Texas Tortilla Queens, thousands of revelers ready for Dallas St. Patrick’s Day parade

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Every year in mid-March, Stacie Collins takes out her beehive wig, diamond tiara and embroidered satin sash. She pulls on cowboy boots and grabs a bag of green tortillas.

And the Dallas executive becomes her alter ego: Queen Bubbles of the Texas Tortilla Queens.

With long-stemmed pink roses on their laps, the queens toss thousands of tortillas into a packed crowd that gathers along Greenville Avenue for the Dallas Mavericks St. Patrick’s Parade & Festival. The long-running event will continue this year on Saturday.

“It’s such a great Dallas tradition, and being Irish, it’s what we live for,” Collins said.

The parade, a celebration of Irish pride and green-beer-fueled revelry, has outlasted cold and rainy weather, reputation problems and a funding crisis to become one of Dallas’ biggest celebrations and a block party for neighborhoods in Northeast Dallas and the M Streets. It claims the title as the largest St. Patrick’s parade in the Southwest.

This year, the parade is expected to include about 100 floats and rely on more than 200 police officers in uniform and plainclothes. George Riba, retired sports anchor for WFAA-TV (Channel 8), will serve as the parade’s grand marshal.

But four years ago, Mavericks owner Mark Cuban saved the parade with a large check, after a sponsor backed out and left a $40,000 hole in the budget. The Mavericks have since become a parade sponsor.

Parade organizers also have tried to clean up the event’s beer-soaked image. They’ve made the parade more family-friendly by cracking down on excessive drinking and adding activities for kids.

Mauricio Navarro, the parade’s executive producer, said they’ve worked hard to make it an event he feels comfortable taking his 5-year-old daughter to.

“What I’ve said before is if I can’t take my own daughter to the parade, there’s something wrong,” he said.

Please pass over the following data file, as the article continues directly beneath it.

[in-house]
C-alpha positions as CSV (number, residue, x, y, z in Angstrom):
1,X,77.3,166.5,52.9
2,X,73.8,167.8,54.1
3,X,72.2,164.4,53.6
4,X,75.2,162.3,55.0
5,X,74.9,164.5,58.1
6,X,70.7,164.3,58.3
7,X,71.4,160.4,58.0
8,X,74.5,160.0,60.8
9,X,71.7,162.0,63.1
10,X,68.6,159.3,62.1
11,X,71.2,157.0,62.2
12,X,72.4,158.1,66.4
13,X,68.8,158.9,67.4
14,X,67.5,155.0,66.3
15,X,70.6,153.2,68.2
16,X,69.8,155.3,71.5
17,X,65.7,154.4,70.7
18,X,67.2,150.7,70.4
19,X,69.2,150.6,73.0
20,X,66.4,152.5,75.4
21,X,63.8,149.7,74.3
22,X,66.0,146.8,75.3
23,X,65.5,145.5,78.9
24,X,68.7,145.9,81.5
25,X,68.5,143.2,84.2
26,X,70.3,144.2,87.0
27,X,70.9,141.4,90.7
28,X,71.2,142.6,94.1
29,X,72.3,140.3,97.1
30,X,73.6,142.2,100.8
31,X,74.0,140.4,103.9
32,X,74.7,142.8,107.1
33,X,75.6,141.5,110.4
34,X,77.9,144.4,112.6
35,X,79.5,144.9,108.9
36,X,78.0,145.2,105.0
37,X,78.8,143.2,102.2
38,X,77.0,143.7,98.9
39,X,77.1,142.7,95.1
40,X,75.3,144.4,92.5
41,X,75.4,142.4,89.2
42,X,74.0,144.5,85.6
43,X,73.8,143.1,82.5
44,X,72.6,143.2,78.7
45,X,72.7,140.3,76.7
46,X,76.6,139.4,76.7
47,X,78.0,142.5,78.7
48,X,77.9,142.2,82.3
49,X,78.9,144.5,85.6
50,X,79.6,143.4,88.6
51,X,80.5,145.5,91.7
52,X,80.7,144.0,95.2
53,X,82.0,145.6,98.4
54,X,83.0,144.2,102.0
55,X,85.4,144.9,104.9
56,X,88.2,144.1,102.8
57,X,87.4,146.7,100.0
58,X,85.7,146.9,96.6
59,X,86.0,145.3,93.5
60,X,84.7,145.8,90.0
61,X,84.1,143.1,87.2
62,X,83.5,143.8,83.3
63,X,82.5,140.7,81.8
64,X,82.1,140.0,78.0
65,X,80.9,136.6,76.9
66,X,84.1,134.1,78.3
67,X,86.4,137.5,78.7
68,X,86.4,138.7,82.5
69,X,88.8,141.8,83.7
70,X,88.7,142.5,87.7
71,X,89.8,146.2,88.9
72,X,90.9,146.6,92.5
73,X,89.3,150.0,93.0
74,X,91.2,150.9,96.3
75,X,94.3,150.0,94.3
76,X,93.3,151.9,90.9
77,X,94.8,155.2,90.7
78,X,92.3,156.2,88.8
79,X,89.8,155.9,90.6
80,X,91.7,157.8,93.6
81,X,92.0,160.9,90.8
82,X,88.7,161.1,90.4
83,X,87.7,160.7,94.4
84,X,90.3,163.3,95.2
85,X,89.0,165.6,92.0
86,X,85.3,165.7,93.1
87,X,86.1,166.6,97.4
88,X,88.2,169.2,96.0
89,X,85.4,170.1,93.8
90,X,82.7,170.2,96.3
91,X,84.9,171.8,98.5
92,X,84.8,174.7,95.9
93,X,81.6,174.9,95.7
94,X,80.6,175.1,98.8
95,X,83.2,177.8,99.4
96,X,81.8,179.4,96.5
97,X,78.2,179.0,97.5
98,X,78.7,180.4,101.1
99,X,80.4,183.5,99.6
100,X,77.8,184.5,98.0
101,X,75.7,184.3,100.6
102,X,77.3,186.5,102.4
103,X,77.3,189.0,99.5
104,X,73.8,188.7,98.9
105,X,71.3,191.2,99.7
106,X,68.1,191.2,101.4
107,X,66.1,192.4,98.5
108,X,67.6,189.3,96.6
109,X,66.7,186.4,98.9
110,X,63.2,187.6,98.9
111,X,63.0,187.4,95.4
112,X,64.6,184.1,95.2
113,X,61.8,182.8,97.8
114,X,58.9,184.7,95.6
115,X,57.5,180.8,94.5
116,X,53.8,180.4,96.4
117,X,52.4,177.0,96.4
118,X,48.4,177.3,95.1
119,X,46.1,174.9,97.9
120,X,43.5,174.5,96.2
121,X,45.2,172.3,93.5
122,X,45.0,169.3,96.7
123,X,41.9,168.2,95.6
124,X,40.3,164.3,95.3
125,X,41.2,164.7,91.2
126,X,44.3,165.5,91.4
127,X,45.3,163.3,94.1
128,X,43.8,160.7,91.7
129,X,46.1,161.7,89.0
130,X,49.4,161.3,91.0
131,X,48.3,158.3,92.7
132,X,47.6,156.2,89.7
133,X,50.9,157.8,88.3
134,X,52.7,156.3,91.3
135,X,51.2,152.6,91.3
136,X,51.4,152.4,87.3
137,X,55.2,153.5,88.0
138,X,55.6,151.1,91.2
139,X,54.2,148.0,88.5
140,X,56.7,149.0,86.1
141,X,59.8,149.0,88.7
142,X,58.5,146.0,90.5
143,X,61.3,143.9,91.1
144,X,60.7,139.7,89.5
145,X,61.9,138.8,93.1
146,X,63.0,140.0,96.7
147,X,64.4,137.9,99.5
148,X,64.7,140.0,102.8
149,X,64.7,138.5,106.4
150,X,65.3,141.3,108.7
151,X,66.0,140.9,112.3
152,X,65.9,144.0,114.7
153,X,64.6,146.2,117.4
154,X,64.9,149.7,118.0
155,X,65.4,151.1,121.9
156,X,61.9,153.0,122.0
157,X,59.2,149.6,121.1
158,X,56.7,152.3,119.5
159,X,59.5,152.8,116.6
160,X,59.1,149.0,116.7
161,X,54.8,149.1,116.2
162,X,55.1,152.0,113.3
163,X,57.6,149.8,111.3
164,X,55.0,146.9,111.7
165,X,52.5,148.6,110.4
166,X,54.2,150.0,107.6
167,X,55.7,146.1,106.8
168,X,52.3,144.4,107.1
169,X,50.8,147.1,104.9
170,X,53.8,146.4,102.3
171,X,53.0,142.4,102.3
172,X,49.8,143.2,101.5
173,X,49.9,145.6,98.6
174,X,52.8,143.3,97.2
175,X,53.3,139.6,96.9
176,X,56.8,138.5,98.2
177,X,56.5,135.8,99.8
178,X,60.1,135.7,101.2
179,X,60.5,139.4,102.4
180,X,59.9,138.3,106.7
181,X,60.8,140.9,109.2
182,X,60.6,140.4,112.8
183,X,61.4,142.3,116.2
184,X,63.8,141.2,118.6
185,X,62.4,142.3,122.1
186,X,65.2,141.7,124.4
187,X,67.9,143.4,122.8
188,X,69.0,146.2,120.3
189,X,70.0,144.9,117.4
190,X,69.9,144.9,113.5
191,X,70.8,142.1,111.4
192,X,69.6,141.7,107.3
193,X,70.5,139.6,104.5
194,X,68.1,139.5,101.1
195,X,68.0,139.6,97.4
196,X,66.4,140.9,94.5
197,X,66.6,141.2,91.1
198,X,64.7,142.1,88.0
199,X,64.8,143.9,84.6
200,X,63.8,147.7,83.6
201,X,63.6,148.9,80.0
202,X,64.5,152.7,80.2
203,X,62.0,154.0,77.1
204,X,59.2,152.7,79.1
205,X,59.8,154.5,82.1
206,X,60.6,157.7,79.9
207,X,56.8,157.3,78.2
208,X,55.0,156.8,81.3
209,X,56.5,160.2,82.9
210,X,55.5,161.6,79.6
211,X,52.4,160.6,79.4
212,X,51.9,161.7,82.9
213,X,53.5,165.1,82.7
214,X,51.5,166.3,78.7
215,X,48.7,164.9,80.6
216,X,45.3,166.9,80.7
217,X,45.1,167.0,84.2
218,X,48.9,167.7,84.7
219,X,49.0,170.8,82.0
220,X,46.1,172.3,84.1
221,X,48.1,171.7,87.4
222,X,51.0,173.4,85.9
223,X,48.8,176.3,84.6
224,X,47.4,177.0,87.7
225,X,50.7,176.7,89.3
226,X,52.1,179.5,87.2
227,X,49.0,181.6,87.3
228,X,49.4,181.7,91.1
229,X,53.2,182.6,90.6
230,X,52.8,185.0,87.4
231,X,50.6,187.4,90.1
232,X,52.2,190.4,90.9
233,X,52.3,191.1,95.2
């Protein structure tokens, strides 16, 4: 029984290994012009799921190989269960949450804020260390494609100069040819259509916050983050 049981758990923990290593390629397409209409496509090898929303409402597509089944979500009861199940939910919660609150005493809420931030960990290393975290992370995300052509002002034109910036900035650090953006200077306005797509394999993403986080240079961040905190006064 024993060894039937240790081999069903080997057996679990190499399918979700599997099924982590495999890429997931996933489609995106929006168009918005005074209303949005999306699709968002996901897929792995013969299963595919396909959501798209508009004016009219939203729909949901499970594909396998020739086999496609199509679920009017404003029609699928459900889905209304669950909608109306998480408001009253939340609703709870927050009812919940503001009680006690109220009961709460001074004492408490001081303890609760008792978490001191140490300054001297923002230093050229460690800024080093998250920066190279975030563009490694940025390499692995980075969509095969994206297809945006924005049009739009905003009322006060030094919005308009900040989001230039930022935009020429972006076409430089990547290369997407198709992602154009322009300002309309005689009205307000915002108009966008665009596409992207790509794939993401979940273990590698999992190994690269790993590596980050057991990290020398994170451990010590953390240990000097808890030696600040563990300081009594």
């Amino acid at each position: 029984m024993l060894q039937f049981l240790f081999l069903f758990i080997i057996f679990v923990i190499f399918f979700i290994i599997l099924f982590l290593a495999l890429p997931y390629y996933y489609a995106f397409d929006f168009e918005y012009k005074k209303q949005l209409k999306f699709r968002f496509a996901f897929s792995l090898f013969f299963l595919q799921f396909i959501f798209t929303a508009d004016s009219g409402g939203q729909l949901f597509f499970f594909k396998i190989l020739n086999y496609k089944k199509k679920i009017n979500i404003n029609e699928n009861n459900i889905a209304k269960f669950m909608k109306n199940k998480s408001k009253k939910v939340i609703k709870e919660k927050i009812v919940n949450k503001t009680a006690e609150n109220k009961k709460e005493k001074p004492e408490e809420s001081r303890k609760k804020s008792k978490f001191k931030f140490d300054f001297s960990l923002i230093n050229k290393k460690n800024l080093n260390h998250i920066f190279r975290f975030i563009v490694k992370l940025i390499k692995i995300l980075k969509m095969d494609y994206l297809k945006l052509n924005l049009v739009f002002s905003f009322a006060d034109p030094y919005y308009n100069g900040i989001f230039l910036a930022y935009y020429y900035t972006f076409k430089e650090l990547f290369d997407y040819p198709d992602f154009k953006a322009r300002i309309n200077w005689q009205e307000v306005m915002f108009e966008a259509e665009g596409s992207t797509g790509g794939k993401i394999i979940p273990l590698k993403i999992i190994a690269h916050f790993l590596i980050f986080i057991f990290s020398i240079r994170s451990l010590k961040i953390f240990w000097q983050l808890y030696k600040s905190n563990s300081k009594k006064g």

It’s come a long way

Greenville Avenue business owners started the annual celebration in 1979.

In the early years, the St. Patrick’s Day parade drew a more intimate crowd and only 20 or 30 floats, said Jorge Levy, owner of Desperados Mexican Restaurants, which began with its original restaurant on Greenville Avenue.

Back then, Levy would drum up about a dozen police officers and pay them with a free breakfast of chorizo con huevos — sausage with eggs — along with salsa and tortillas.

Last year, about 70,000 people attended the parade, despite rainy weather. The previous year’s parade drew about 120,000, Navarro said.

Money raised by the parade floats and VIP bleacher seating goes to the Greenville Avenue Area Business Association Scholarship Fund. It has awarded more than $72,500 in scholarship money to Dallas ISD students, Navarro said.

To make the parade more family-friendly, recent rules ban floats that are sexually oriented and prohibit people from tossing alcoholic beverages, such as Jell-O shots, into the crowd, Navarro said. Floats that break the rules will be steered out of the parade route, he said.

Two family areas, the Family Zone and Mavs Corner, will offer kids’ activities, such as bounce houses, food trucks, facepainting and autograph signing by Mavs dancers.

But the event hasn’t forgotten its roots, either. A new Brew Fest area will cater to parade-goers who want to drink beer without the hassle of toting coolers and setting up tailgates.

For nearby restaurants and bars, the parade is a boon for business. It’s the biggest day of the year for many of them, from Ross Avenue to Park Lane, Levy said.

Tortilla queen allure

For parade fans, such as the Texas Tortilla Queens, the celebration is a ritual.

The queens, a dozen Dallas women from ages 30 to 72, let their hair down and bask in a moment of celebrity. They’ve appeared in Fourth of July and Mardi Gras parades in Dallas and a St. Patrick’s Day parade in Hot Springs, Ark.

Collins keeps a photo of her royal self in the hallway at home. “Being a queen is part of who I am,” she said.

Denise Koval of Dallas, a landscaping company owner, has been a queen since 2002. She’s learned to fling multiple tortillas at a time with one sweep of the arm. “We throw them like Frisbees,” she said. “They fly pretty good.”

Koval said, “The men love us and the women are envious.” Some approach for photos or ask how they can sign up.

And who can blame them? she asked.

“There’s not a care in the world when I am sitting in the convertible being a tortilla queen,” she said.

Levy said his favorite part of the parade is when he hops aboard his float, a flatbed truck with a DJ and banners for his restaurants. It’s the last float of the parade.

As he rides down the avenue, barricades start coming down and the crowd closes in behind the float.

Levy said he looks back and sees “a sea of people, and everyone is having fun.” (Courtesy of


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